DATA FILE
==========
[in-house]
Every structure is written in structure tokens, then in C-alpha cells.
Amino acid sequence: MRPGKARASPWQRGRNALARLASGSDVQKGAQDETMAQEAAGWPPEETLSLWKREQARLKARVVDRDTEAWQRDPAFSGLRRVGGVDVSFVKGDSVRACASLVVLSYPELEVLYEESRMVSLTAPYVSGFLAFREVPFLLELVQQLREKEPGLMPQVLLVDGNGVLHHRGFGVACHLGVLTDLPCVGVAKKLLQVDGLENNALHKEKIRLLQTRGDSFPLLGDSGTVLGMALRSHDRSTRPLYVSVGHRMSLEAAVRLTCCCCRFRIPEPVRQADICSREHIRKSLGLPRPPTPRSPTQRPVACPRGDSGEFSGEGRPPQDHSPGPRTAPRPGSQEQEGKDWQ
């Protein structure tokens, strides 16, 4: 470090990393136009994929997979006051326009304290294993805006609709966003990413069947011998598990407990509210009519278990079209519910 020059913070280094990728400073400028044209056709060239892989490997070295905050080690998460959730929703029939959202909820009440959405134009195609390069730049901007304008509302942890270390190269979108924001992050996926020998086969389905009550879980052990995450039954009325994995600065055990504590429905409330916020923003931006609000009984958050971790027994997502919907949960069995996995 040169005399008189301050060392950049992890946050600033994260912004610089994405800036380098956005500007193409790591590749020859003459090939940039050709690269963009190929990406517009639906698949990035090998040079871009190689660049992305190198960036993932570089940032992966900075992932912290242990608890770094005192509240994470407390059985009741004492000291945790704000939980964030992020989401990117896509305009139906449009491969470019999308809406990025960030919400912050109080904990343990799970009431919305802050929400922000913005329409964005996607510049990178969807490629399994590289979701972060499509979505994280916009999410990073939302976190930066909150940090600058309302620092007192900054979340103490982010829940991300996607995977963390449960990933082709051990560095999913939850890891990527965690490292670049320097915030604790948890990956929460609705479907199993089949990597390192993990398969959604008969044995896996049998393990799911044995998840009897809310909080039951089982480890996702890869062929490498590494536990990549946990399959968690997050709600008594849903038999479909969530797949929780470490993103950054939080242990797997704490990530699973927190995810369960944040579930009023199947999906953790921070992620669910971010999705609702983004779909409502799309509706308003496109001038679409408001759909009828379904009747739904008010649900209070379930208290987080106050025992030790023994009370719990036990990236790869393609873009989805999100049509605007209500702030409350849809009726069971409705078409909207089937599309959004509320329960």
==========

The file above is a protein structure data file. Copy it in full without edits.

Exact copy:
[in-house]
Every structure is written in structure tokens, then in C-alpha cells.
Amino acid sequence: MRPGKARASPWQRGRNALARLASGSDVQKGAQDETMAQEAAGWPPEETLSLWKREQARLKARVVDRDTEAWQRDPAFSGLRRVGGVDVSFVKGDSVRACASLVVLSYPELEVLYEESRMVSLTAPYVSGFLAFREVPFLLELVQQLREKEPGLMPQVLLVDGNGVLHHRGFGVACHLGVLTDLPCVGVAKKLLQVDGLENNALHKEKIRLLQTRGDSFPLLGDSGTVLGMALRSHDRSTRPLYVSVGHRMSLEAAVRLTCCCCRFRIPEPVRQADICSREHIRKSLGLPRPPTPRSPTQRPVACPRGDSGEFSGEGRPPQDHSPGPRTAPRPGSQEQEGKDWQ
């Protein structure tokens, strides 16, 4: 470090990393136009994929997979006051326009304290294993805006609709966003990413069947011998598990407990509210009519278990079209519910 020059913070280094990728400073400028044209056709060239892989490997070295905050080690998460959730929703029939959202909820009440959405134009195609390069730049901007304008509302942890270390190269979108924001992050996926020998086969389905009550879980052990995450039954009325994995600065055990504590429905409330916020923003931006609000009984958050971790027994997502919907949960069995996995 040169005399008189301050060392950049992890946050600033994260912004610089994405800036380098956005500007193409790591590749020859003459090939940039050709690269963009190929990406517009639906698949990035090998040079871009190689660049992305190198960036993932570089940032992966900075992932912290242990608890770094005192509240994470407390059985009741004492000291945790704000939980964030992020989401990117896509305009139906449009491969470019999308809406990025960030919400912050109080904990343990799970009431919305802050929400922000913005329409964005996607510049990178969807490629399994590289979701972060499509979505994280916009999410990073939302976190930066909150940090600058309302620092007192900054979340103490982010829940991300996607995977963390449960990933082709051990560095999913939850890891990527965690490292670049320097915030604790948890990956929460609705479907199993089949990597390192993990398969959604008969044995896996049998393990799911044995998840009897809310909080039951089982480890996702890869062929490498590494536990990549946990399959968690997050709600008594849903038999479909969530797949929780470490993103950054939080242990797997704490990530699973927190995810369960944040579930009023199947999906953790921070992620669910971010999705609702983004779909409502799309509706308003496109001038679409408001759909009828379904009747739904008010649900209070379930208290987080106050025992030790023994009370719990036990990236790869393609873009989805999100049509605007209500702030409350849809009726069971409705078409909207089937599309959004509320329960």